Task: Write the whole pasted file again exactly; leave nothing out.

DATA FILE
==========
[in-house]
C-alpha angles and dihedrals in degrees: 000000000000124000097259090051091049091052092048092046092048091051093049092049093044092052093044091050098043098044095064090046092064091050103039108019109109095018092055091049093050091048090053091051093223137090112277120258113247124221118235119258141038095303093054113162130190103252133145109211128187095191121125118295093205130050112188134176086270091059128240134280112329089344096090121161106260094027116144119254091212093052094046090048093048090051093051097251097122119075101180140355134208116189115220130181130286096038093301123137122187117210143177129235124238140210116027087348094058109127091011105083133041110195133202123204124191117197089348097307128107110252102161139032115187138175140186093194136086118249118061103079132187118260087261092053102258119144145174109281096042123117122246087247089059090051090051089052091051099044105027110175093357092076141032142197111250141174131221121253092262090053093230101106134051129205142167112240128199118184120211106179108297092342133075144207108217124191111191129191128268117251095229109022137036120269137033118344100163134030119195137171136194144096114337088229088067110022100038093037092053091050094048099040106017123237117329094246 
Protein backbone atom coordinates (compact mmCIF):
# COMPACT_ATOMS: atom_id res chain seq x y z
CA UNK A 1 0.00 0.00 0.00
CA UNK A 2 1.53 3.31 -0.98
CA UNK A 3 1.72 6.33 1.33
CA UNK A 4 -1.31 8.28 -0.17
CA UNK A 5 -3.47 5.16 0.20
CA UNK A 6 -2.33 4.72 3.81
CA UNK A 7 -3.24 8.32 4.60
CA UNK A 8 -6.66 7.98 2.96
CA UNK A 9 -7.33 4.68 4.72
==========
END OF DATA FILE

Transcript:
[in-house]
C-alpha angles and dihedrals in degrees: 000000000000124000097259090051091049091052092048092046092048091051093049092049093044092052093044091050098043098044095064090046092064091050103039108019109109095018092055091049093050091048090053091051093223137090112277120258113247124221118235119258141038095303093054113162130190103252133145109211128187095191121125118295093205130050112188134176086270091059128240134280112329089344096090121161106260094027116144119254091212093052094046090048093048090051093051097251097122119075101180140355134208116189115220130181130286096038093301123137122187117210143177129235124238140210116027087348094058109127091011105083133041110195133202123204124191117197089348097307128107110252102161139032115187138175140186093194136086118249118061103079132187118260087261092053102258119144145174109281096042123117122246087247089059090051090051089052091051099044105027110175093357092076141032142197111250141174131221121253092262090053093230101106134051129205142167112240128199118184120211106179108297092342133075144207108217124191111191129191128268117251095229109022137036120269137033118344100163134030119195137171136194144096114337088229088067110022100038093037092053091050094048099040106017123237117329094246 
Protein backbone atom coordinates (compact mmCIF):
# COMPACT_ATOMS: atom_id res chain seq x y z
CA UNK A 1 0.00 0.00 0.00
CA UNK A 2 1.53 3.31 -0.98
CA UNK A 3 1.72 6.33 1.33
CA UNK A 4 -1.31 8.28 -0.17
CA UNK A 5 -3.47 5.16 0.20
CA UNK A 6 -2.33 4.72 3.81
CA UNK A 7 -3.24 8.32 4.60
CA UNK A 8 -6.66 7.98 2.96
CA UNK A 9 -7.33 4.68 4.72